I’ve said on this blog before that I am not a sportsman – neither as participant nor spectator. It is no accident that when thousands of people were arriving in the UK for the Olympics 2012, I was on my way out.

However, there cannot be a Romanian anywhere in the world who was more delighted than I was when gymnast Sandra Raluca Izbasa took gold for Romania in the vault yesterday evening. This was not just because it gave me an excuse to open a bottle of wonderful Romanian red wine, Feteasca Neagra from the Murfatlar wine region in south east Romania.

For me the Romanian female gymnasts are the epitome of Romanian womanhood: very beautiful in a physical sense, hard working, determined, confident, intelligent but also with personalities which can only be called ‘beautiful’ – polite, modest, helpful, simply a pleasure to be with.

One of my followers, a Romanian abroad, commented that the Romanian ‘girls’ – ie young women – are “cute”. That’s a word I would reserve for the children, like five year old Bianca pictured above, who I met at a school gate on Friday afternoon; she was waiting for her mother.

If you watch Sandra in the few seconds of her approach during the vault, you can see all the qualities I mention above in her face. And see how, on the podium, she made no aggressive victory salute, just a winning smile and a grateful wave to all the crowd.

In recent years the Romanian gymnasts have suffered from poor conditions in the country and their dominance in the sport had begun to wane. It was so good to see them fighting their way back. They have in the past given me so much pleasure, completely overcoming my aversion to sport.

Having said that, I am really sickened by the concentration of the media – especially in Britain and the USA – on gold, gold, gold. In my opinion it is a symptom of the sick society we have developed in both my own country and that across the Atlantic. Every one of the athletes who has worked and strived to eventually participate in the Olympics is an Olympic champion, from whom we can all learn much.

Just look how obviously delighted Maria Paseka was to take bronze for Russia in the vault, and that is how it should be.

But to return to the Romanian women: to walk down a Romanian street in the summer, when the women are not padded and furred against the way sub-zero winter weather, you can see that the majority – and yes it is a majority – would not be out of place in the line up for Miss World, except they have a little more in the head than most you’d find there today.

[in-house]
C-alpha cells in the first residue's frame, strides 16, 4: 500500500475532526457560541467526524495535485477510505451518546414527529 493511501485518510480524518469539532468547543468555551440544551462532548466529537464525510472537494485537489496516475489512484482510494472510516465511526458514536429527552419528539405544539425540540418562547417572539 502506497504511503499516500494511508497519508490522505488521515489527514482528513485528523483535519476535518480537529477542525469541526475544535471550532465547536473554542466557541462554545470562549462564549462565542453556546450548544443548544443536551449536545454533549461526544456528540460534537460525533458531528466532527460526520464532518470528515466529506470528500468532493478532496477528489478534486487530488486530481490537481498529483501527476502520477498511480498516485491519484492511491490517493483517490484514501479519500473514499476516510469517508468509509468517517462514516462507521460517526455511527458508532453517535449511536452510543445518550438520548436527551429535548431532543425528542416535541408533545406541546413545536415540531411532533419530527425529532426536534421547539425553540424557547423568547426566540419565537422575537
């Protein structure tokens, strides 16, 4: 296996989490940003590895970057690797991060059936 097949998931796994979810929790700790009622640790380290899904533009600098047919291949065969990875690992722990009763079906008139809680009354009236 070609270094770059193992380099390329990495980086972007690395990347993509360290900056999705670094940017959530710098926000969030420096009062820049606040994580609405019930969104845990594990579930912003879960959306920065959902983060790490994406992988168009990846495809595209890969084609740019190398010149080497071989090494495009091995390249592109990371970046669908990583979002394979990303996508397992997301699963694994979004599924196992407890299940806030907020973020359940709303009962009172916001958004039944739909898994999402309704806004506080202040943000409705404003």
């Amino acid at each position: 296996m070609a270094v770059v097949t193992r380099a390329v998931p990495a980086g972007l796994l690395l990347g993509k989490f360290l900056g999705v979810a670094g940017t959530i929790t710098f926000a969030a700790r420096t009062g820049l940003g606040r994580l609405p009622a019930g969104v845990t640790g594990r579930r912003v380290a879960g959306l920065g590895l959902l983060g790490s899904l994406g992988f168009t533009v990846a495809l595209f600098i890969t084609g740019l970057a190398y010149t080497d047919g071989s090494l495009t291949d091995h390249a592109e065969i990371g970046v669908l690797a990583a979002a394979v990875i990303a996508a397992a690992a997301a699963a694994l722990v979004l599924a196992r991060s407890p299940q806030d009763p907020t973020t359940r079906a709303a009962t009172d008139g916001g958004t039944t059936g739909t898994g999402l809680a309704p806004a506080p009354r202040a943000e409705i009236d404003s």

During the time I lived in Iasi and Suceava (another town in northern Romania) I calculate I taught at least 2000 of them, some in their first year at school at 7 years old, others in the final year at 17 or 18, and everything in between. It was a delight. And it is a delight now to hear what they have done; just yesterday I learned one is now a doctor at the Marie Curie Institute in Paris, and another had just gained a place at Churchill College, Cambridge, to study science.

So, women of Romania, I want to take the opportunity opened up by Sandra Raluca Izbasa, to salute you. Felicitari. Salutari.

I spent yesterday evening watching the Olympics opening ceremony and, at the same time, sorting out my blog-related emails. Today, I have to settle down to getting everything ready and packed to leave for Romania tomorrow.

I’m not a great sports fan, neither as participant nor spectator, but the Olympics has done something – something good – to Britain. I originally set up this blog to moan about how I found my country on returning after more than ten years absence. Yesterday I went into my nearest city, Bradford, 8 miles away; so depressing – the people in the street look depressed, the main shopping street full of empty shops – and I thought of writing a post about it, the sort of post I envisaged when first I created this blog more than four years ago.

Of course it’s not the fault of the people of Bradford, but that of the politicians – both local and national – who have allowed it to happen. The vast metropolitan authority needs breaking up to allow the local communities to have the local decision-making democracy which David Cameron seemed to promise but now clearly has no intention of delivering.

Part of Bradford’s main shopping street; there are least four dismal, empty, abandoned shops in this picture and many, many more within a few paces

But I also went to Leeds, only 3 miles further; vibrant, colourful, the people in the street look contented, elegant, happy – and I wondered if my initial depression on return to the UK eight years ago was just that I returned to my home city – Bradford. 

Seeing the enthusiasm of the crowds, including the blind and multiple disabled tenants of the charity for which I work, turning out to cheer on the Olympic torch carriers over the past couple of weeks,  it is difficult to remember that Britain has serious problems. Britons need a jolt to jerk them out of the stoic acceptance of bad times, and it seems to me that the Olympics could well provide that from what I have seen so far.

The dedication, perseverance yet wonderful modesty of Olympians like Jessica Ennis and Bradley Wiggins give us all something to aspire to. So, despite my aversion to sporting activity (though I do love to walk), I have high hopes that the 2012 Olympics will provide the jolt to spark a renewal in Britain.

Sorting gmail

As for sorting my emails, Google’s claim that you never need to delete anything and don’t need folders with gmail was beginning to look shaky as, despite labelling, I was increasingly unable to find anything among 563 blog-related emails since I began posting a little over a month ago. An internet search quickly showed how to create folders, so now everything related to likes, follows and comments on my own blog – 216 emails – is in one folder; everything related to other blogs – 347 emails – is now in another folder.